Cash Registers Ring, Are You Listening?

Despite a strong debut by Redman, the end-of-year charts look awful familiar

December 16, 1998 12:00 AM ET

It's beginning to look a lot like last year. A glance at the nation's album sales charts as the year draws to a close reveals a striking similarity to the waning days of '97. In the latest SoundScan report, for the week ending Dec. 13, Garth Brooks' Double Live remains at No. 1 followed by Celine Dion's holiday album, These Are Special Times. Also in the top ten are albums by Metallica, Mariah Carey and Shania Twain, among others. Flash back to the corresponding week last year and find Garth Brooks at No. 1 with Sevens, Celine Dion at No. 2 with Let's Talk About Love, and Mariah Carey, Shania Twain and Metallica all finishing in the Top Ten.

There's more. Last week, teen wonders 'N Sync (with two albums on the chart) and the Backstreet Boys were entrenched at Nos. 3, 7 and 5, respectively. Last year at this time, teen wonders the Spice Girls and Hanson were entrenched at No. 6 and No. 9, respectively. This year, Jewel's Spirit is connecting spiritually and commercially, landing at No. 4, while last December it was Barbara Streisand's Higher Ground filling the Top-Ten folkie niche.

Artists who make a habit of hitting it big during the holiday shopping season are wise indeed, as sales traditionally skyrocket. This year is no exception. In fact, twenty-six of the top thirty albums saw sales increase last week. How strong of a week was it? Rapper Redman's latest effort, Doc's the Name, debuted by selling a hefty 182,000 copies and still didn't crack the Top 10. In fact, the top twenty-three albums for the week all managed to break the 100,000 barrier; during a normal sales week, just a handful of titles manage that feat.

Interestingly, of the few titles that failed to cash in last week with significant sales gains, most were from rap and R&B, two genres that have sold exceedingly well all year. New albums by Tupac, R. Kelly, Dru Hill, Method Man, Ice Cube, Bone Thugs-N-Harmony and RZA did not benefit from the gift-buying sprees across the country.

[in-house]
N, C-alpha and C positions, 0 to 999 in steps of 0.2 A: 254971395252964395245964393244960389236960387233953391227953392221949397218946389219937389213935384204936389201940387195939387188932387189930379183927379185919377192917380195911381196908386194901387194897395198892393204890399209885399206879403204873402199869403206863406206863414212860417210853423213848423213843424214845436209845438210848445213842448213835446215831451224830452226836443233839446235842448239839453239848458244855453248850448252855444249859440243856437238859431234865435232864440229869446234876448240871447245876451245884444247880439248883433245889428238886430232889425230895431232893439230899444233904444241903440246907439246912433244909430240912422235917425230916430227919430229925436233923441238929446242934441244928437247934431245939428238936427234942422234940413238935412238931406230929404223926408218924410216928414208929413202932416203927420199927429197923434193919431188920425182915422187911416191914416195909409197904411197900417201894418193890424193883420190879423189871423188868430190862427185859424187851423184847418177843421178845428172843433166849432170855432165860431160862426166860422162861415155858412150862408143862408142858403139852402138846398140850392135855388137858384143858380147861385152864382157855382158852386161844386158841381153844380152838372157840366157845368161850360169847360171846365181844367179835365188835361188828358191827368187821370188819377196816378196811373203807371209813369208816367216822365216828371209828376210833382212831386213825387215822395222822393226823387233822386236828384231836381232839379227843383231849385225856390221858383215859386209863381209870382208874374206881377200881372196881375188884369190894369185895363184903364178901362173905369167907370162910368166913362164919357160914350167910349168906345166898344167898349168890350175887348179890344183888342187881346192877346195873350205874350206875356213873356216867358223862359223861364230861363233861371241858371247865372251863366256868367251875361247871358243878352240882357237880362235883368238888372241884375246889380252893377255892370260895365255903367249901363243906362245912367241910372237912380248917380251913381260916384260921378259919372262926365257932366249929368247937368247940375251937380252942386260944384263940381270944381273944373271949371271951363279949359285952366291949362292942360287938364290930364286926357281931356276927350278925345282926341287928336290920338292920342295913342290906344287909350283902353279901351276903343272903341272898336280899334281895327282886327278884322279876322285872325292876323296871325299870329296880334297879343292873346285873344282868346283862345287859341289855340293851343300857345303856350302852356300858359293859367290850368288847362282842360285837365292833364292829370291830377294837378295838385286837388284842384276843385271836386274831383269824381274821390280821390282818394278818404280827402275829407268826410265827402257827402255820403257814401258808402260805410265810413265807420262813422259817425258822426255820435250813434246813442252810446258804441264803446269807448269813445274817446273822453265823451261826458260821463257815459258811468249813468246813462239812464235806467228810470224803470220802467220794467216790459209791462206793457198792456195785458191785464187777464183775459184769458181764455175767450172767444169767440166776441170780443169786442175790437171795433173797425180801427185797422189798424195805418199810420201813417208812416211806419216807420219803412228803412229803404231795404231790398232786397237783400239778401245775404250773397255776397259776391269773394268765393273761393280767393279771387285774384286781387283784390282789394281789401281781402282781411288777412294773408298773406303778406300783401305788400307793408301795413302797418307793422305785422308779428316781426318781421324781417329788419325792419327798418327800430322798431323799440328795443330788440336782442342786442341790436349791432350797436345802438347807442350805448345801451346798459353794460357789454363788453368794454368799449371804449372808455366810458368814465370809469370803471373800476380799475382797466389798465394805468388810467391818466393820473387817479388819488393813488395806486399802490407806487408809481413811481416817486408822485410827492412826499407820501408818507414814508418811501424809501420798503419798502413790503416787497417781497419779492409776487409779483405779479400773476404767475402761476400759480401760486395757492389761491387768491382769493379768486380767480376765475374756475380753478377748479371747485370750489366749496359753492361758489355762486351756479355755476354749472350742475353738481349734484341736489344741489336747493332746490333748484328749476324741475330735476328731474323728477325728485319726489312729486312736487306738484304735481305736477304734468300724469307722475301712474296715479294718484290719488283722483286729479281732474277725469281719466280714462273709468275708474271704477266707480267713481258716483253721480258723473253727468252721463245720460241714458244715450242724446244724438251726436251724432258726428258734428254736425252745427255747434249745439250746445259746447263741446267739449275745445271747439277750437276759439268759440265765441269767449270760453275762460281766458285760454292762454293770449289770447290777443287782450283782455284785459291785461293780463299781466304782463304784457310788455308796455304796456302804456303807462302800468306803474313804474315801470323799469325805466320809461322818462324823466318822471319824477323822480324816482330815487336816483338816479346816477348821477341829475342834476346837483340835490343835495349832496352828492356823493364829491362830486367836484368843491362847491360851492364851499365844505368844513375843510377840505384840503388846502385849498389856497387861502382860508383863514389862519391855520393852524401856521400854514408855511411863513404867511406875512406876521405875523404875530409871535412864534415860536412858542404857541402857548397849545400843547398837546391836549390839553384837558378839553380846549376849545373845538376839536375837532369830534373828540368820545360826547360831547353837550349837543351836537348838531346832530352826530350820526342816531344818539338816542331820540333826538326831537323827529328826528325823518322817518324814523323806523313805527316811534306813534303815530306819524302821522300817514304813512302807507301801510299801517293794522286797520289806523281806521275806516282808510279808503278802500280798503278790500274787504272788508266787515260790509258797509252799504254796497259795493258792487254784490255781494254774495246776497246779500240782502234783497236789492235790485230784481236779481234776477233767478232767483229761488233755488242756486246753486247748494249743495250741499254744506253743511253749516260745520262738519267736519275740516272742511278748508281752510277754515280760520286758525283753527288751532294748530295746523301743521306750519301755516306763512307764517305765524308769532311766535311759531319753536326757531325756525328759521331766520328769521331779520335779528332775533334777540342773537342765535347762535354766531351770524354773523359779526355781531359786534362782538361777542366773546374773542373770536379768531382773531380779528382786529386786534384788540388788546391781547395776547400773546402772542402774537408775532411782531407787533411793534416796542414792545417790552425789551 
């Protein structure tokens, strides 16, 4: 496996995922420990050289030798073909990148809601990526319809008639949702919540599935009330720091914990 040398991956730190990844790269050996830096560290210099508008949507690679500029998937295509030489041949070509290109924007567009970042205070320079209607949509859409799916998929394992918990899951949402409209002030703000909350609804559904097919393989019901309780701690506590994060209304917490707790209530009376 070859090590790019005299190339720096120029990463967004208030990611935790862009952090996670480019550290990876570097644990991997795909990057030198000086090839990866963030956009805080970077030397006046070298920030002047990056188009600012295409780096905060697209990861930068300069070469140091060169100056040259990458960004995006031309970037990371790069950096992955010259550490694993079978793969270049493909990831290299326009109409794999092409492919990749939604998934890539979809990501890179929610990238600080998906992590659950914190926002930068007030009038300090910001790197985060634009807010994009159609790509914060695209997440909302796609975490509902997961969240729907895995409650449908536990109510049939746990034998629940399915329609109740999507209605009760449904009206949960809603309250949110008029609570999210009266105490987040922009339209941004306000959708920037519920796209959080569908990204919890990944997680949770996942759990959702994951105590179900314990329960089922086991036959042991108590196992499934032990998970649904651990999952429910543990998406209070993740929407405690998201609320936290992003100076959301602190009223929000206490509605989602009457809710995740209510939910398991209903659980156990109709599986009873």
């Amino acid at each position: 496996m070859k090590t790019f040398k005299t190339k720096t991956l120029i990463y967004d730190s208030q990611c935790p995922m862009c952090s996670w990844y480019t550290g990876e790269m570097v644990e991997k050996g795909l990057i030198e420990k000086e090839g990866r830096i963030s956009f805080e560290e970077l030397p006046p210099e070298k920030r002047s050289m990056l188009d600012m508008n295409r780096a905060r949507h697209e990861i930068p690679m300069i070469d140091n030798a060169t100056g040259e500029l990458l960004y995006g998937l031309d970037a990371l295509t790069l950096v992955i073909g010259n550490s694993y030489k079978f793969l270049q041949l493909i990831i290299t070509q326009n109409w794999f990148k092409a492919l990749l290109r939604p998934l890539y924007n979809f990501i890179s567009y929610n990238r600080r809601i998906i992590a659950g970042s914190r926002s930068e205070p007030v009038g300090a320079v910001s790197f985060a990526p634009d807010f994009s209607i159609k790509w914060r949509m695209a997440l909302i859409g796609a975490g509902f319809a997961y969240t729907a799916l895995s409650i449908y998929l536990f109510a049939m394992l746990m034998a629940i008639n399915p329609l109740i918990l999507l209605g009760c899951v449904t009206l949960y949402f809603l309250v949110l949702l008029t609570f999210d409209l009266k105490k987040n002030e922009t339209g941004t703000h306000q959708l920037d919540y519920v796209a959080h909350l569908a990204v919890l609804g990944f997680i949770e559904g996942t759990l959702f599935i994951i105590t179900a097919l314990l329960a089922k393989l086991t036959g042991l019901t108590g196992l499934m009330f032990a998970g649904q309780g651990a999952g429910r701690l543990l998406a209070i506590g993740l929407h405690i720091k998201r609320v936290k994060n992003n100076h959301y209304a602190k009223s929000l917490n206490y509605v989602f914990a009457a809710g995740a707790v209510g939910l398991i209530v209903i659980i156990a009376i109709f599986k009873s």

From the top, it was Double Live (451,000 copies), followed by These Are Special Times (413,000); 'N Sync (379,000); Spirit (310,000); The Backstreet Boys (252,000); Mariah Carey's #1's (228,000); 'N Sync's Home for Christmas (221,000); Shania Twain's Come On Over (210,000); Offspring's Americana (193,000); and Metallica's Garage Inc. (191,000).

To read the new issue of Rolling Stone online, plus the entire RS archive: Click Here

Music Main Next
Around the Web
Powered By ZergNet
Daily Newsletter

Get the latest RS news in your inbox.

Sign up to receive the Rolling Stone newsletter and special offers from RS and its
marketing partners.


We may use your e-mail address to send you the newsletter and offers that may interest you, on behalf of Rolling Stone and its partners. For more information please read our Privacy Policy.

Song Stories

“Long Walk Home”

Bruce Springsteen | 2007

When the subject of this mournful song returns home, he hardly recognizes his town. Springsteen told Rolling Stone the alienation the man feels is a metaphor for life in a politically altered post-9/11 America. “Who would have ever thought we’d live in a country without habeas corpus?” he said. “That’s Orwellian. That’s what political hysteria is about and how effective it is. I felt it in myself. You get frightened for your family, for your home. And you realize how countries can move way off course, very far from democratic ideals.”

More Song Stories entries »